DC Water to Assess Fairness of Skyrocketing Fees After News4 I-Team Investigation of Surging Bills

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DC Water says it will assess the fairness of skyrocketing fees after a News4 I-Team investigation revealed bills that have jumped by thousands of dollars and customers who are unable to pay.

This does not necessarily mean DC Water is planning to change the fees, but the agency has vowed to take a look at who pays the most and whether the right people are paying the right amount.

The fees are part of DC Water's Clean Rivers program which started in 2009; the fees have grown exponentially every year since then.

DC Water also launched a new web page Thursday night to explain the program's history and address growing concerns from the community.

The web page also promises to assess the overall fairness of the Clean Rivers fees, which fund a $2.6 billion project to build underground tunnels designed to stop sewage and stormwater from overflowing into our rivers. The federal government mandated DC Water do something to fix that problem.

Earlier this week, the News4 I-Team revealed how leaders in Washington's faith community said they're having trouble paying their bills and could have to cut community programs. That prompted a meeting from various religious institutions to discuss the problem.

Historic cemeteries also told the I-Team they could have to shut down as a result of the high fees.

In one case, the water bill has jumped from $3,500 a year to $200,000 a year and, the fee makes up 80 percent of that bill.

DC Water's general manager said the problem with lowering fees for the faith community and cemeteries is that if they get a break, all of the other customers will have to pay more to make up the difference.

DC Water customers are the main funding source for the Clean Rivers project, which is the largest public works project in Washington, D.C., since Metro was built.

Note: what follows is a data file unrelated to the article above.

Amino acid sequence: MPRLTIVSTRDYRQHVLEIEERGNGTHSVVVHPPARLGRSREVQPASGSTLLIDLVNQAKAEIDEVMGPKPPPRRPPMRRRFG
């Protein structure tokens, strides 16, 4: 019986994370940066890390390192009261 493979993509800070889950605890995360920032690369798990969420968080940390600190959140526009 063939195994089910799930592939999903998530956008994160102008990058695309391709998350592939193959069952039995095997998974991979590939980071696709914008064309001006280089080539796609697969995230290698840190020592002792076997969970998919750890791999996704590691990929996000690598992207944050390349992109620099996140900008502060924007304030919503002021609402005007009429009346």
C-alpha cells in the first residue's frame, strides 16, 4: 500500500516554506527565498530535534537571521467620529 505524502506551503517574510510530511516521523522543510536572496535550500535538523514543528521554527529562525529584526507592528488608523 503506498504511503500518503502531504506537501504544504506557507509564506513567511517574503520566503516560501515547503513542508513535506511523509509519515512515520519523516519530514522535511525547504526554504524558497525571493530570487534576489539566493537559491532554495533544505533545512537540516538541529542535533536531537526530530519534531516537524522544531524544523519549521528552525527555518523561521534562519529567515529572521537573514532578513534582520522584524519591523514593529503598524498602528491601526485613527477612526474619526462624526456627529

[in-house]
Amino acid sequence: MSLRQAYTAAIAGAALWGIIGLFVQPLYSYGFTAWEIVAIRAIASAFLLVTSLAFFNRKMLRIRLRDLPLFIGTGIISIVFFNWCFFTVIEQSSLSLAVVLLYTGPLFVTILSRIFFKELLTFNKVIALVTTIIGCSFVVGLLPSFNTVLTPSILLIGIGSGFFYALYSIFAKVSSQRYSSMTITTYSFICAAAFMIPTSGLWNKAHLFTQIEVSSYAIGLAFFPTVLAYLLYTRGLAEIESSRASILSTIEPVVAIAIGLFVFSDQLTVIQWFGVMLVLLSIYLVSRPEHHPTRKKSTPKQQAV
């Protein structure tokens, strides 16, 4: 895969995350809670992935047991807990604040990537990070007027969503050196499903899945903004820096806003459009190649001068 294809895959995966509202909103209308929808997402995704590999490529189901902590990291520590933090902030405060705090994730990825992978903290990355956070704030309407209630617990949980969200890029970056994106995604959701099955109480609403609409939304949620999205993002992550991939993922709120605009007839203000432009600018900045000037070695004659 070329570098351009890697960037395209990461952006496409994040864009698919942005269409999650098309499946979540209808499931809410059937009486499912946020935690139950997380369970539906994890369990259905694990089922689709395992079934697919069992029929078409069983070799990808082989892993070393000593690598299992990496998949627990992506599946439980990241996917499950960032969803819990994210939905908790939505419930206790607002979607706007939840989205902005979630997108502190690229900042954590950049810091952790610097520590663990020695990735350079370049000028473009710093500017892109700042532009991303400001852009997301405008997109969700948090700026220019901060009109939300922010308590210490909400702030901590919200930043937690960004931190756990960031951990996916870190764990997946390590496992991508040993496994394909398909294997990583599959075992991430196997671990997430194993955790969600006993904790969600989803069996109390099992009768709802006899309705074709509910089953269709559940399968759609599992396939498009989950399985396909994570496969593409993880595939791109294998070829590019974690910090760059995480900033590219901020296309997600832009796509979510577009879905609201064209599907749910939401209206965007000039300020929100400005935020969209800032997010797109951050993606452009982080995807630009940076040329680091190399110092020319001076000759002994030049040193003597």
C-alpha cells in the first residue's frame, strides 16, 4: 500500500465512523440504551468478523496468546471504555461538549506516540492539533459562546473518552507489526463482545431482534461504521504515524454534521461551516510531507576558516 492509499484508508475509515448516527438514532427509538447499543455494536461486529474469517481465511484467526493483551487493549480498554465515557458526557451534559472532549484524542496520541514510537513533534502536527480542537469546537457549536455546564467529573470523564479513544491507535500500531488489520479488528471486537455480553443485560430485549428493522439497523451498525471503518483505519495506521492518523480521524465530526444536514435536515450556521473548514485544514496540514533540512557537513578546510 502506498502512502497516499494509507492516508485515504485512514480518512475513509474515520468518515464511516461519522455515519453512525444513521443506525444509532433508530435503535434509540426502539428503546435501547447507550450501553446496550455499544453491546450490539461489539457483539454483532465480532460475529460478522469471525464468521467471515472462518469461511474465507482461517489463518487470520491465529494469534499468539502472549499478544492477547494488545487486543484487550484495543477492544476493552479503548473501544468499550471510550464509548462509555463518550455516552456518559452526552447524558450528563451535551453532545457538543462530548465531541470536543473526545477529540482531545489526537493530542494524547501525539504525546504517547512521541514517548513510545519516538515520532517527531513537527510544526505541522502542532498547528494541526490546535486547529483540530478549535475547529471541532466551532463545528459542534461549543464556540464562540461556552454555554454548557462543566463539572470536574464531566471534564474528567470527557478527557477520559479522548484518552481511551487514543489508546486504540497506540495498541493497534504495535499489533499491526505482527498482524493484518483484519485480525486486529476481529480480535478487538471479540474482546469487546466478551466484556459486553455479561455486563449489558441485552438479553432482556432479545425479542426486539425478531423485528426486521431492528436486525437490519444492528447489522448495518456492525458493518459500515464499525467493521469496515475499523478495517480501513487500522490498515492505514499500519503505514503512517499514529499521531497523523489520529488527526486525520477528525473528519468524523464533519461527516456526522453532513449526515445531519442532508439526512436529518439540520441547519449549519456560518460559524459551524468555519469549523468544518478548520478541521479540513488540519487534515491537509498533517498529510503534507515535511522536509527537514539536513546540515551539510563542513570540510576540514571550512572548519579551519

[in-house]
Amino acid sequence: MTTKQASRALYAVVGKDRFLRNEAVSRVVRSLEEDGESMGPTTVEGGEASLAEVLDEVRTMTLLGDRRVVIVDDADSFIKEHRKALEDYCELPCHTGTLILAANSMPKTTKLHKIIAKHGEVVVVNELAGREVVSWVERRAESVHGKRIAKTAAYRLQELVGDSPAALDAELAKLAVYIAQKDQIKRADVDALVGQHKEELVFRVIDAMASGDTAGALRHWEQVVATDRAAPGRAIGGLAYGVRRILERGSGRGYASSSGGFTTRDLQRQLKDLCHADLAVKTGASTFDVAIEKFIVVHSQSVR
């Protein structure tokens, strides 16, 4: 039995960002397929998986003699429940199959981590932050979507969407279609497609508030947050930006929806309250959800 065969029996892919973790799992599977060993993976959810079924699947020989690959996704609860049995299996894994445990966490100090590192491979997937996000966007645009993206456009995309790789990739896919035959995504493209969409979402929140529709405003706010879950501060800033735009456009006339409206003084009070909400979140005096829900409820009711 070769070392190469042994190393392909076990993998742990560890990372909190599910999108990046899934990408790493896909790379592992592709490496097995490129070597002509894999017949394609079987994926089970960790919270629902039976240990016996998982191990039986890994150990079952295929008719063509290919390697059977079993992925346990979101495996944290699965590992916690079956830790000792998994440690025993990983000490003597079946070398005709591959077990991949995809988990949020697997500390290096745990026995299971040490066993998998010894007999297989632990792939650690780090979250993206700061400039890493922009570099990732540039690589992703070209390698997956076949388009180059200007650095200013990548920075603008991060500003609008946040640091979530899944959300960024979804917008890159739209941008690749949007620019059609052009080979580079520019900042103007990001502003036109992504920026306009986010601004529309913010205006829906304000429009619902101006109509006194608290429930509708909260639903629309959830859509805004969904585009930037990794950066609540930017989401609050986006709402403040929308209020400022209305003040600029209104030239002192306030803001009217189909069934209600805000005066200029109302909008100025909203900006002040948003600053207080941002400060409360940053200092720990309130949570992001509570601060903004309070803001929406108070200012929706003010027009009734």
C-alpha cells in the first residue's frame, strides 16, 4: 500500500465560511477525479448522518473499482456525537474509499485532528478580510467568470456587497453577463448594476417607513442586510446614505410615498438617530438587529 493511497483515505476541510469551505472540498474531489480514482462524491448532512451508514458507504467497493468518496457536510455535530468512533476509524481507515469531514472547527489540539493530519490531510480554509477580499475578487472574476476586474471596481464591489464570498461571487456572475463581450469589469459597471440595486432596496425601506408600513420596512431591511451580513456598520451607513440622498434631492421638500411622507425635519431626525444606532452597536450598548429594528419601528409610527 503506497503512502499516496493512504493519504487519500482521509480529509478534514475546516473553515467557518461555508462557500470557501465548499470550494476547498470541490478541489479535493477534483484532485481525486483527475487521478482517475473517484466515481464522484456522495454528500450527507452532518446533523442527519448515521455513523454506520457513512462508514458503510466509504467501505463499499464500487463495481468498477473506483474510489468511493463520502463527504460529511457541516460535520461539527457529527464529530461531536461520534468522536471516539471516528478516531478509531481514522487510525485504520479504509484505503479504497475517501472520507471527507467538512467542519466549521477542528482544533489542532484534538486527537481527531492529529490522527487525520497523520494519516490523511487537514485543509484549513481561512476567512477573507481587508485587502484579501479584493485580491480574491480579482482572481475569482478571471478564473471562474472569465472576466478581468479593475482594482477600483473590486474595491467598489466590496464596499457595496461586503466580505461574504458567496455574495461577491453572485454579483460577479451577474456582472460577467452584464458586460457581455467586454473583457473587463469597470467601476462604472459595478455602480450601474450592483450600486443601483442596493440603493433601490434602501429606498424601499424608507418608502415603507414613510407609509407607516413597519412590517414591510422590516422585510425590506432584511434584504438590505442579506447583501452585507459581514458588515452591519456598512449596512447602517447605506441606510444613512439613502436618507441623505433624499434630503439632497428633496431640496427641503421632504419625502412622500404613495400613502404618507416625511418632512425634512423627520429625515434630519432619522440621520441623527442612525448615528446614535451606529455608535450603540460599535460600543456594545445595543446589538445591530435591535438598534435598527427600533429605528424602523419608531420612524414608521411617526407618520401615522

Skyrocketing DC Water Bills Leave Some Customers Unable to Pay

Water bills are skyrocketing across the District by hundreds, even thousands, of dollars a month, and the News4 I-Team found it has nothing to do with how much water customers are using.

The fees are funding a multi-billion dollar project, and DC Water is charging each of its customers to pay for it.

A group of church leaders reached out to the News4 I-Team saying they could no longer afford to pay their growing bills, so we crunched the numbers and found Washington, D.C.'s faith community, which survives largely on donations, has already shelled out millions for these fees.

"It's dire, because we're looking at our budget now for 2018 and we can't balance it," Velma Wyman told the I-Team.

On Sunday mornings at the First Baptist Church on Minnesota Avenue, the members celebrate a higher power.

But it's the church's higher water bills that have Wyman on edge.

The church members pass the plate, but now, many of their donations can't go to the ministry or the long list of needed projects for the 144-year-old congregation.

"Our people are very generous, and they will do that. but at a certain point, they don't have the money," said Wyman. "They're getting hit the same way we're getting hit."

Down the road, at Bethesda New Life Gospel Church, Pastor Jesse Richardson, Jr. is also getting hit.

"We started to notice this great big ol’ water bill all of a sudden," recalls Richardson, saying at first DC Water said the church must have a leak.

"They came by and they checked all the plumbing and these things, and one of the deacons happened to look at the itemized bill and say, 'Hey, what is this?'" Richardson said.

"We're Being Robbed Without a Gun!"

It's called the Clean Rivers Impervious Area Charge, or IAC, and it's on every DC water bill.

The fee pays for the building of large underground tunnels to keep sewage and stormwater from flooding our rivers. The project stems from a federal mandate to fix the environmental problem.

But when the News4 I-Team was flooded with complaints from across the District, we took a look at the money DC Water is charging customers for the project.

"It’s clearly made up, they gave absolutely no thought to the process or how much they would charge," said Richardson. "And I think it’s totally unfair."

DC Water does have a formula based on aerial photos of every D.C. property. Those photos are used to calculate the square footage of the buildings and any areas of concrete, like sidewalks or parking lots.

The thinking is the properties with the most concrete would contribute the most stormwater runoff and should pay more.

"Some churches in our least affluent communities are paying the most, like close to $50,000 at a Ward 8 church. How does that even make sense?" said Craig Muckle, with the Archdiocese of Washington, many of whose member churches are also at a breaking point.